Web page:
On a more pleasant note, the Warren, OH, city council passed a resolution to change the city's Market Alley to David Grohl Alley, in honor of the locally grown Foo Fighters frontman. Grohl and company then vaulted to the White House lawn where they headlined an '09 Independence Day barbecue in front of a crowd that included President Obama, wounded military personnel and their families. "It's an honor to be playing here for you people," said Grohl.

The Foo Fighters next project was a greatest hits album that featured a pair of new tracks produced by Butch Vig (Nirvana), "Word Forward" and "Wheels." Simply titled "Greatest Hits," the set contained "Everlong," "Monkey Wrench," "Learn To Fly" and "Best Of You."

Communication is probably just as important to a band's success as creativity. And four or five people who record and tour together tend to form a strong bond. But despite that, there are still some awkward moments.

As work began on the Foo Fighter's seventh studio album, "Wasting Light," Smear, who left in '97, was reinstalled as an official member - after being part of the touring line-up since '06. Of course, no one bothered to notify Smear's eventual replacement, Chris Shifflett. He initially found the situation "difficult." But it got resolved quickly.

The return of Smear was not the only resurrection from the past. Vig was recruited to produce the Foo Fighter's seventh album. But the process got off to an unexpected start.

"He opened up his garage door and went, 'I want to record the record in here'," Vig said of Grohl. "And I said, 'Uh, OK ... "

"I want the record to sound rawer and somewhat imperfect," Grohl told Vig. "As good as we play, that's how good the record will sound." Grohl also insisted that the group record without computers.

It was like "old home week" when Noveselic contributed bass lines to "I Should Have Known." "Dave and I were sipping on some wine, and Krist started drinking some bootleg whiskey, and it was great . . . One story would lead to another story, and it was an amazing experience, just to be there, to open up all these things you may have forgotten about," said Vig.

A month before "Wasting Light" came out the Foo Fighters played two shows that raised over $1 million for victims of the Australian floods and New Zealand earthquakes. The show at the Auckland Town Hall was followed five days later by a performance at the Riverstage in central Brisbane. "The Foo Fighters were determined to help New Zealand and Australia in the aftermath of these terrible disasters," commented charity show organizer Michael Gudinski.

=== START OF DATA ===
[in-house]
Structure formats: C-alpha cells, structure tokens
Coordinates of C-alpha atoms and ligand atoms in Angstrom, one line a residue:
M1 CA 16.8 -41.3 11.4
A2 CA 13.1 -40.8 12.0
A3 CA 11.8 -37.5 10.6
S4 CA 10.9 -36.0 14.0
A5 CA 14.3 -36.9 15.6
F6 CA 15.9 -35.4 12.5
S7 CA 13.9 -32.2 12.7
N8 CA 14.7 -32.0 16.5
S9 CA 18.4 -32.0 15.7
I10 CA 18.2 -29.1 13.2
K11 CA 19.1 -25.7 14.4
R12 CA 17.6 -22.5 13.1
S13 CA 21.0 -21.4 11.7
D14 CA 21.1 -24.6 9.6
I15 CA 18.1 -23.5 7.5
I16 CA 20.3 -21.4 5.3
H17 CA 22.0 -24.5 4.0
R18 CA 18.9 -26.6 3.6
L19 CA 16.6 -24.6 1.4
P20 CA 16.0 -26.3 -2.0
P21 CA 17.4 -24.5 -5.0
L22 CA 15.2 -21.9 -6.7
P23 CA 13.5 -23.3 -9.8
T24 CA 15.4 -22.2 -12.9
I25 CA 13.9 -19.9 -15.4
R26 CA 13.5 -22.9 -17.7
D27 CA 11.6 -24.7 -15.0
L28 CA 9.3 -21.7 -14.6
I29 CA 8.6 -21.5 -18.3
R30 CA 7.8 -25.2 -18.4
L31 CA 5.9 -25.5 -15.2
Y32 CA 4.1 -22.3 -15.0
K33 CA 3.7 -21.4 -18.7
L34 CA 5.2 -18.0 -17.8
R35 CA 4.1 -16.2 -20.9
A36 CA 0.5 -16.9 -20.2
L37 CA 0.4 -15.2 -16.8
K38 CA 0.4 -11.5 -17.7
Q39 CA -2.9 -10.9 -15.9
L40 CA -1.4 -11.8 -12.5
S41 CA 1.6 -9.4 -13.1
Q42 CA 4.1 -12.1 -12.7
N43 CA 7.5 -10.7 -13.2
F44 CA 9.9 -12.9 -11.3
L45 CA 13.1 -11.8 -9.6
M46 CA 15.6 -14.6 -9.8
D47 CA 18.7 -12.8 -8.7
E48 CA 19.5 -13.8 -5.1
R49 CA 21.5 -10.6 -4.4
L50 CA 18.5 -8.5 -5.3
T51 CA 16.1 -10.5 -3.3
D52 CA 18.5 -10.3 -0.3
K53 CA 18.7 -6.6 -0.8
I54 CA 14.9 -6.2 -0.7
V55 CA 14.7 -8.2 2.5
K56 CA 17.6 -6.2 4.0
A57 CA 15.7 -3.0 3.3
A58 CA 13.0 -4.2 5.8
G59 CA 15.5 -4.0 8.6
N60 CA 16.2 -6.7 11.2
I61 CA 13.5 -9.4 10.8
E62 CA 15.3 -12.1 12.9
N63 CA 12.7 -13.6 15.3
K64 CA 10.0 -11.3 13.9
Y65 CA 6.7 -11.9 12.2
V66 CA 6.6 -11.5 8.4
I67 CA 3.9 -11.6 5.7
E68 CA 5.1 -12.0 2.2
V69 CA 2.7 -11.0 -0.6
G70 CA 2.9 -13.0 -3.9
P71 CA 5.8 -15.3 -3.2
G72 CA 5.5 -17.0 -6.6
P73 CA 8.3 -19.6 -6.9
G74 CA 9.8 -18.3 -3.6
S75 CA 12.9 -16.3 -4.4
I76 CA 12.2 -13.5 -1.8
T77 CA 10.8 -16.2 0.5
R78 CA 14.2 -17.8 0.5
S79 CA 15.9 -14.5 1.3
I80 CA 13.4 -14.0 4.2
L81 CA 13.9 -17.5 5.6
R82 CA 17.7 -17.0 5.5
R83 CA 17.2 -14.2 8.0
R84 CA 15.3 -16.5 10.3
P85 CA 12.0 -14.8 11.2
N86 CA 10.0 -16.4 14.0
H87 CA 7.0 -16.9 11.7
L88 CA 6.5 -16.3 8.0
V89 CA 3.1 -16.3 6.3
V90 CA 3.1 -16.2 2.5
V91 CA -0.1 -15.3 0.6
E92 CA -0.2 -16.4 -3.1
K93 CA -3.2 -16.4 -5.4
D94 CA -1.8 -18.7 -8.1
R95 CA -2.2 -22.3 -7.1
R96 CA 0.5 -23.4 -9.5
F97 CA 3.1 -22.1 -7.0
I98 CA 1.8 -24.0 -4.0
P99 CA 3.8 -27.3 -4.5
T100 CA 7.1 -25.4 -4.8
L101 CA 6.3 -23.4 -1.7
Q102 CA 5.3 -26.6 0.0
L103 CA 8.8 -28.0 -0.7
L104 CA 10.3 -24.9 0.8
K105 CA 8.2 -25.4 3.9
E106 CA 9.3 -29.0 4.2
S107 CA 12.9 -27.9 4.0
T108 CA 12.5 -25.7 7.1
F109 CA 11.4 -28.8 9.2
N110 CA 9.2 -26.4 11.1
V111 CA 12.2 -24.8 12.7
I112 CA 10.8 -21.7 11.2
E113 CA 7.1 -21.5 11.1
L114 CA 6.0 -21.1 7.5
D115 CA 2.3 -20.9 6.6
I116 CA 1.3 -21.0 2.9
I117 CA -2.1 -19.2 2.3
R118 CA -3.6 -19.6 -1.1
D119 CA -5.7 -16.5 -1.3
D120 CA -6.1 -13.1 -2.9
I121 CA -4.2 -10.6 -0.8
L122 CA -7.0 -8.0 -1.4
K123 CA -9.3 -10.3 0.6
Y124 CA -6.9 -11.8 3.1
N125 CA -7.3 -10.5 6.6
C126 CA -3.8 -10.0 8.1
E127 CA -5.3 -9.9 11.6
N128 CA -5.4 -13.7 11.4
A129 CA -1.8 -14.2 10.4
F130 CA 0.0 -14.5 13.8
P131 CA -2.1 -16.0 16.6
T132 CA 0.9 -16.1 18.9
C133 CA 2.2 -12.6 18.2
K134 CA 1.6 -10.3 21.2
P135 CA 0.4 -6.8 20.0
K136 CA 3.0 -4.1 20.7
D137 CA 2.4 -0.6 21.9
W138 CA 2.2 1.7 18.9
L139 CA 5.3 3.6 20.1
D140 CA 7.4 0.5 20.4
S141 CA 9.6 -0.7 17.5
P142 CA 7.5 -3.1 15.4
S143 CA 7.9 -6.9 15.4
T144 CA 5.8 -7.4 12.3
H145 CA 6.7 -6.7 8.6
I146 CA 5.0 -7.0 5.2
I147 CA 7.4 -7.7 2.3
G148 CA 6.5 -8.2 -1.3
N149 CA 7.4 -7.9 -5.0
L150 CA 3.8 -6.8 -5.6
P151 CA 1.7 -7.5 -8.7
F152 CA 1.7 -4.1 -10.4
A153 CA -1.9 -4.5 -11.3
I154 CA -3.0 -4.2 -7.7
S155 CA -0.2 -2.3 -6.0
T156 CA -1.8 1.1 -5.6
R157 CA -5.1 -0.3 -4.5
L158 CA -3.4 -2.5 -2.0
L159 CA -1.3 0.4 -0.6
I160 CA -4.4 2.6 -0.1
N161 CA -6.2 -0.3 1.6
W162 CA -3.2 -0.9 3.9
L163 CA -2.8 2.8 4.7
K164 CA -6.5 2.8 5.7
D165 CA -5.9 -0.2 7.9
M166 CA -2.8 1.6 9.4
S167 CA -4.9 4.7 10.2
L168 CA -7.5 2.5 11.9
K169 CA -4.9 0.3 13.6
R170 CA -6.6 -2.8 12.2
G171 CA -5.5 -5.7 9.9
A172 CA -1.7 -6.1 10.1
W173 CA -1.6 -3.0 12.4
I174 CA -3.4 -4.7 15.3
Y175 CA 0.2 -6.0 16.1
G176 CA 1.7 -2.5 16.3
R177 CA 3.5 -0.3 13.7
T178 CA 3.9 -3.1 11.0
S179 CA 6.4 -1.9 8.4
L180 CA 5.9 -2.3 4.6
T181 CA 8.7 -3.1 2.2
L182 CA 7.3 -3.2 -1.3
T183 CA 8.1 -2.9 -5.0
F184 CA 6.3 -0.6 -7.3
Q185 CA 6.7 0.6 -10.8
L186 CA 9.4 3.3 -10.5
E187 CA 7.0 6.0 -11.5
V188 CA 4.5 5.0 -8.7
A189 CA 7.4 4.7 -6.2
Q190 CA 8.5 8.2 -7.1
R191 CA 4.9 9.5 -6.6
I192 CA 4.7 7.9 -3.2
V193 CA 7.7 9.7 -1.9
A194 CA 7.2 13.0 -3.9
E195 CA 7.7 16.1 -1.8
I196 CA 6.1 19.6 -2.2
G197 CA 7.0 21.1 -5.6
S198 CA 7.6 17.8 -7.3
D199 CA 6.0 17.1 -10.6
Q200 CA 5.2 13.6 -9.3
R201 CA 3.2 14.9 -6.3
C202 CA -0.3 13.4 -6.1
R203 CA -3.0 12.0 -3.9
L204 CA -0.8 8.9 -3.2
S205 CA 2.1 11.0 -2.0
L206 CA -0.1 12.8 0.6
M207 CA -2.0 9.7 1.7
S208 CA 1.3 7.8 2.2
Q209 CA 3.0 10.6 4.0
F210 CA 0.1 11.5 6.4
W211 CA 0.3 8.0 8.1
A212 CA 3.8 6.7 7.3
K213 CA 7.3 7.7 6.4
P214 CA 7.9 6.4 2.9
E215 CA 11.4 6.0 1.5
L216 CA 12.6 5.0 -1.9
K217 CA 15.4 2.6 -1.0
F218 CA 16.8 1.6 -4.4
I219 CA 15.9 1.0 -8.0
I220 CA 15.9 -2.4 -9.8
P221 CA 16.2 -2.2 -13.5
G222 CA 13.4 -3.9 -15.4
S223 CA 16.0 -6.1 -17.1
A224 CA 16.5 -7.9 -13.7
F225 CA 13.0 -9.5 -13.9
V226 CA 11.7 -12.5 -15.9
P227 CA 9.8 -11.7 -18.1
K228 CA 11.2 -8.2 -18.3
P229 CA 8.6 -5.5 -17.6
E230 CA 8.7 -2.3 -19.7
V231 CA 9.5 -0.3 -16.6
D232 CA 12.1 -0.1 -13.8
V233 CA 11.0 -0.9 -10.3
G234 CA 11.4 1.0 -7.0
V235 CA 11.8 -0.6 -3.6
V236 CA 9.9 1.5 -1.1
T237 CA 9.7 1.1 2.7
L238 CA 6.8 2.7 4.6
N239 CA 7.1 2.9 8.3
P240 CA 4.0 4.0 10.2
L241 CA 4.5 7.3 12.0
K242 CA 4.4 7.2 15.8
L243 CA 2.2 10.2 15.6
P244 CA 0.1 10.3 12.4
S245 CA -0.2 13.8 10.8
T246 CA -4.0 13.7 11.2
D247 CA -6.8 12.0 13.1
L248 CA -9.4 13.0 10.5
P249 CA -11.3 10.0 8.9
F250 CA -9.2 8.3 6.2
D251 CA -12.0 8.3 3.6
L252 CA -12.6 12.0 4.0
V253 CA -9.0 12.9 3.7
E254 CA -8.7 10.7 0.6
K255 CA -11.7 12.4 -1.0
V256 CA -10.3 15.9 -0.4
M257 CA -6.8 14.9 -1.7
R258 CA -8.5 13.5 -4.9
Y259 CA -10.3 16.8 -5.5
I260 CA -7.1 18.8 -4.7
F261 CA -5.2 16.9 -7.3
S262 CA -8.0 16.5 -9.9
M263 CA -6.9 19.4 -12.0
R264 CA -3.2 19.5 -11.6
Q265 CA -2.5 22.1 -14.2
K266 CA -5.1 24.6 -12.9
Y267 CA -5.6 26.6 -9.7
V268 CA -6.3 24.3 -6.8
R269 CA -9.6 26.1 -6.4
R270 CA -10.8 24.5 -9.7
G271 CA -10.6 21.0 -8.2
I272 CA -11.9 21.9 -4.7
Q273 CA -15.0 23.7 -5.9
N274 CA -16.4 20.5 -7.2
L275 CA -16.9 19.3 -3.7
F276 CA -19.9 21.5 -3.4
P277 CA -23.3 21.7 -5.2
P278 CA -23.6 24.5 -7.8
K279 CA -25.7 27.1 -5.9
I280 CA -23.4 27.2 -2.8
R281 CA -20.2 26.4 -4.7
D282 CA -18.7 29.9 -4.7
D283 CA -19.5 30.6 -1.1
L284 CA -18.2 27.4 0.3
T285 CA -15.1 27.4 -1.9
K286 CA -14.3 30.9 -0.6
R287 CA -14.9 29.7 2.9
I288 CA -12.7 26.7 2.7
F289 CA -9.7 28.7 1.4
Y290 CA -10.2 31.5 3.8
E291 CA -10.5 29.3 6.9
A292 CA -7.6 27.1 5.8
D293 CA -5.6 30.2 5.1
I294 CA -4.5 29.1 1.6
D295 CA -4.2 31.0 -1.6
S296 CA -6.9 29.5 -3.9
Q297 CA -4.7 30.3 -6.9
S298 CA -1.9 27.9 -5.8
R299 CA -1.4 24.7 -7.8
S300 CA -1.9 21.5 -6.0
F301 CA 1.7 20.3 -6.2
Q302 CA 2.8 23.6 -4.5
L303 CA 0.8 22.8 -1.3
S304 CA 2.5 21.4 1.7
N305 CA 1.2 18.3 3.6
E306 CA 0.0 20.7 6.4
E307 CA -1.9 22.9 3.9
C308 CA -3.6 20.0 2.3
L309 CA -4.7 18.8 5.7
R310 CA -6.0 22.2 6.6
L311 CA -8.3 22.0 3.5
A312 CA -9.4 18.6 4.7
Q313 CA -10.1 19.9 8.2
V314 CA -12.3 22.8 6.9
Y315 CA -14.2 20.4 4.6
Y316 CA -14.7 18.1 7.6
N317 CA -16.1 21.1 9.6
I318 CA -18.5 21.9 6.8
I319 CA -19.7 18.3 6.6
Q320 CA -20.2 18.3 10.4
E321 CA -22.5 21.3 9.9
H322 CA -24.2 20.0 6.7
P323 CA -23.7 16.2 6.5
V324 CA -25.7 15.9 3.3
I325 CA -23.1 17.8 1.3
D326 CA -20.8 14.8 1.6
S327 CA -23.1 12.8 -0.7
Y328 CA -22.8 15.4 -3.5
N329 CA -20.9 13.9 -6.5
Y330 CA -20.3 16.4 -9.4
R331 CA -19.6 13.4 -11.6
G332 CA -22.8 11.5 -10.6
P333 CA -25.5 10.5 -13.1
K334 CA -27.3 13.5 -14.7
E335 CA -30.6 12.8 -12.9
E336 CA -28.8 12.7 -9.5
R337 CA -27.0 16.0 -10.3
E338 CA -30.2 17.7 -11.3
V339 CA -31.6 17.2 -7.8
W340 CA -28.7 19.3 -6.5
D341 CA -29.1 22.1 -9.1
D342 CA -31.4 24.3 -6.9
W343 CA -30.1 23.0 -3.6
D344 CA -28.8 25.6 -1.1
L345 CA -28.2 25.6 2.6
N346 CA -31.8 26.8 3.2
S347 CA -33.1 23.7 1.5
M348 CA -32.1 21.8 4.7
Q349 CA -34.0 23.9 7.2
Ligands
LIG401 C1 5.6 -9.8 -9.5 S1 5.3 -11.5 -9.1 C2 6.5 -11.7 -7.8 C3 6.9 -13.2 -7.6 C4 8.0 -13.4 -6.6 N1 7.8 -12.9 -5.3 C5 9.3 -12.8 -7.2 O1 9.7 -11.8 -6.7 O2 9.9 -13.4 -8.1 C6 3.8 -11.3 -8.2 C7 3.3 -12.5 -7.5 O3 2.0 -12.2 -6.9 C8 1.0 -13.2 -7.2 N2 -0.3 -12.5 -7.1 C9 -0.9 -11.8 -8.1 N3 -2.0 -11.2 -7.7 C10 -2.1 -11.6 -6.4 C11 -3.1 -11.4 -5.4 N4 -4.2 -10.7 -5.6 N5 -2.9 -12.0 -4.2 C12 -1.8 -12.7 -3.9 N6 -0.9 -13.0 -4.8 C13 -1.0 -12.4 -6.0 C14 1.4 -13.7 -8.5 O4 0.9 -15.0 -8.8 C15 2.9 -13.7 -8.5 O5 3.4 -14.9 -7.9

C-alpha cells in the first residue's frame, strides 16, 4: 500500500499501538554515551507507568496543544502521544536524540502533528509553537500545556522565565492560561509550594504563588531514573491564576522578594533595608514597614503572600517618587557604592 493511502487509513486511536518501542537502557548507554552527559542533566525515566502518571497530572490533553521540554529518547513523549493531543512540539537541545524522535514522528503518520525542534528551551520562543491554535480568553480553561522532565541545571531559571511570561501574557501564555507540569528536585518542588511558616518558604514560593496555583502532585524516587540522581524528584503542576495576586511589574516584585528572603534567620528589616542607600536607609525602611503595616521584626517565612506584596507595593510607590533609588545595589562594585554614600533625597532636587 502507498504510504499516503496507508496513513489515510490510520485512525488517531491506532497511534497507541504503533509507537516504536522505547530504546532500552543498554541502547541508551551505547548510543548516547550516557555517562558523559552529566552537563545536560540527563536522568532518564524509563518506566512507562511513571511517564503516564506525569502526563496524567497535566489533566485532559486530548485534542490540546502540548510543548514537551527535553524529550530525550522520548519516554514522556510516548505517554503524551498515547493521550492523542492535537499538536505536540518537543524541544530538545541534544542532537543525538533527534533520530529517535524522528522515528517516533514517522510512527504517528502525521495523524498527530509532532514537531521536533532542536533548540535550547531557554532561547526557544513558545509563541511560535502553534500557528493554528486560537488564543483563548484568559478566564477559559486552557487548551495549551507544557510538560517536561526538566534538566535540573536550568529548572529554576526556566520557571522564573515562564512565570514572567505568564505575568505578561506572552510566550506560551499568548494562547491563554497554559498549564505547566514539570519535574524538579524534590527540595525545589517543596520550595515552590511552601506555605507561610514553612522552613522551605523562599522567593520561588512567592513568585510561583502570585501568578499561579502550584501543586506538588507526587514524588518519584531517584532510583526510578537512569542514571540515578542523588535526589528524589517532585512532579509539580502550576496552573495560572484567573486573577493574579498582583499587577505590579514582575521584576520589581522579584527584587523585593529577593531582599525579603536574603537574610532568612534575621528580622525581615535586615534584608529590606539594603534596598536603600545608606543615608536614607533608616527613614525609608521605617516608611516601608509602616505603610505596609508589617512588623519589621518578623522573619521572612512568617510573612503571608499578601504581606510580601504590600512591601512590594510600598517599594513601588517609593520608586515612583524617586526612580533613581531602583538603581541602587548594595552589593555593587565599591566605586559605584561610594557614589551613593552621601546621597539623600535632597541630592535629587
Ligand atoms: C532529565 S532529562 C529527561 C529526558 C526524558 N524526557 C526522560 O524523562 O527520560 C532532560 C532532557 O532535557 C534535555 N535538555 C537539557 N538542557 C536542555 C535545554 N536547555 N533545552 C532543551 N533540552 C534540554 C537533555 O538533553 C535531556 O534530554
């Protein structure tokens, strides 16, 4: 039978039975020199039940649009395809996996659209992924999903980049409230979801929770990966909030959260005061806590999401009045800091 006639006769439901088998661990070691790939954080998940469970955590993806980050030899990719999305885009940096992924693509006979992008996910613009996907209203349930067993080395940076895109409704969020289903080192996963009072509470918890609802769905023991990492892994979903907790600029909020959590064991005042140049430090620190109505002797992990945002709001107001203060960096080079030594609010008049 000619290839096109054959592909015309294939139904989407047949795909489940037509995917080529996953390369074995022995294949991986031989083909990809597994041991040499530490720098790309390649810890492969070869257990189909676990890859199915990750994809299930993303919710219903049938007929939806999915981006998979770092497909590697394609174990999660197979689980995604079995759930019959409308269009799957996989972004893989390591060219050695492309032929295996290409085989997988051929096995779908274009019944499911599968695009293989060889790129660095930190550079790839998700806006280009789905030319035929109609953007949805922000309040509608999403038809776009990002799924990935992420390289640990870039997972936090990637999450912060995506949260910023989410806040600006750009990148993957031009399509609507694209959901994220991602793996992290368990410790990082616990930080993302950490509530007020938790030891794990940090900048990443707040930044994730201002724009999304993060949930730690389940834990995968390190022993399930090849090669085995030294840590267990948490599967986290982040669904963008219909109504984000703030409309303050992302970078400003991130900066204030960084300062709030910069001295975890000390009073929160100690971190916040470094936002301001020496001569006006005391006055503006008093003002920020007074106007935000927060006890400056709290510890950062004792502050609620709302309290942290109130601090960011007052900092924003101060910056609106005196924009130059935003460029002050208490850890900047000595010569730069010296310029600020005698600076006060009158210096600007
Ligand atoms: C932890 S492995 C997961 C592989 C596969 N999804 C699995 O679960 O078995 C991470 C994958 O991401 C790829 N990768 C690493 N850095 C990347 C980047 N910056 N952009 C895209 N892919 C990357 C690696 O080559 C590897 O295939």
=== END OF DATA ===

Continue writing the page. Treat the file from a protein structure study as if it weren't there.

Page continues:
Also prior to the album's release, the band played a surprise sold-out show at Velvet Jones, a small club in Santa Barbara, that Grohl promoted via Twitter. The concert, which featured new material, included "Rope," the album's lead single.

"Wasting Light" went to #1 on the U.K.'s Album Chart. The album ended pop star Adele's eleven week hold on the top spot. It was the Foo Fighters third U.K. chart topper. The other two were '02's "One By One" and '07's "Echoes, Silence, Patience & Grace."

"Wasting Light" was also nominated for Album of the Year for the 54th Annual Grammy Awards. In addition, the band was up for Best Hard Rock/Metal Performance ("White Limo"), Best Rock Performance ("Walk"), Best Rock Album ("Wasting Light"), Best Rock Song ("Walk") and Best Long Form Video (Foo Fighters: Back and Forth).

Grohl, known for his sense of humor, found a semi-musical project to follow "Wasting Light." He served as the executive producer for a half-hour comedy pilot starring comedian Dana Gould. The premise was a Rock band on the verge of stardom that goes into therapy to keep from breaking up. Unfortunately, the band ends up with a misanthropic couples' therapist on the brink of divorce. Unfortunately, the pilot for the FX network didn't fly.

Putting that setback behind him, Grohl appeared with the Zac Brown Band at the 47th annual Country Music Association Awards in Nashville. A few months later Taylor was heard on the Birds Of Satan debut album. In between, the Foo Fighters performed their first concert in Mexico (at Foro Sol in Mexico City).

Later in '14, Grohl was among those paying tribute to late night's Chelsea Handler as she wrapped up her E! network talk show Chelsea Lately.

Then it was back on the road. Foo Fighters headlined the Invictus Games Closing Party at London's Olympic Park which was broadcast on the BBC. Then they returned to the U.S. to play their first crowdfunded concert at The National Theater in Richmond, VA - it was also their first Richmond appearance in 16 years.

All that was merely a prelude to "14's "Sonic Highways."